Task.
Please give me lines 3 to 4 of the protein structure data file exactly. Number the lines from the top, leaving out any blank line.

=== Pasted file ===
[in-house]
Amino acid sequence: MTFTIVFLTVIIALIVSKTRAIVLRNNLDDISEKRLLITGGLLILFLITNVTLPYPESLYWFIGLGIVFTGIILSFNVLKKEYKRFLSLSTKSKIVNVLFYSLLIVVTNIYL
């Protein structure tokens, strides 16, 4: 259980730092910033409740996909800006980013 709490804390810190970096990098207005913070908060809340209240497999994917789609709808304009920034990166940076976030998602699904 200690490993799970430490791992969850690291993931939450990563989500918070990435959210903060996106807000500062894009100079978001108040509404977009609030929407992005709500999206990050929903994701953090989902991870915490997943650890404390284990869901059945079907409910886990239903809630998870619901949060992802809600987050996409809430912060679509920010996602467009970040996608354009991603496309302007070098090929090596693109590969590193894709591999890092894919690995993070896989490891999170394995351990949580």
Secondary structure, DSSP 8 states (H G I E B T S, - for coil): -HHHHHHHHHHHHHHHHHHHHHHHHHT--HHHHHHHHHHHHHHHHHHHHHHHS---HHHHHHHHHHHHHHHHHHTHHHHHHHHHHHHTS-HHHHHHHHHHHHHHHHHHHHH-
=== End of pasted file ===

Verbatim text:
């Protein structure tokens, strides 16, 4: 259980730092910033409740996909800006980013 709490804390810190970096990098207005913070908060809340209240497999994917789609709808304009920034990166940076976030998602699904 200690490993799970430490791992969850690291993931939450990563989500918070990435959210903060996106807000500062894009100079978001108040509404977009609030929407992005709500999206990050929903994701953090989902991870915490997943650890404390284990869901059945079907409910886990239903809630998870619901949060992802809600987050996409809430912060679509920010996602467009970040996608354009991603496309302007070098090929090596693109590969590193894709591999890092894919690995993070896989490891999170394995351990949580």
Secondary structure, DSSP 8 states (H G I E B T S, - for coil): -HHHHHHHHHHHHHHHHHHHHHHHHHT--HHHHHHHHHHHHHHHHHHHHHHHS---HHHHHHHHHHHHHHHHHHTHHHHHHHHHHHHTS-HHHHHHHHHHHHHHHHHHHHH-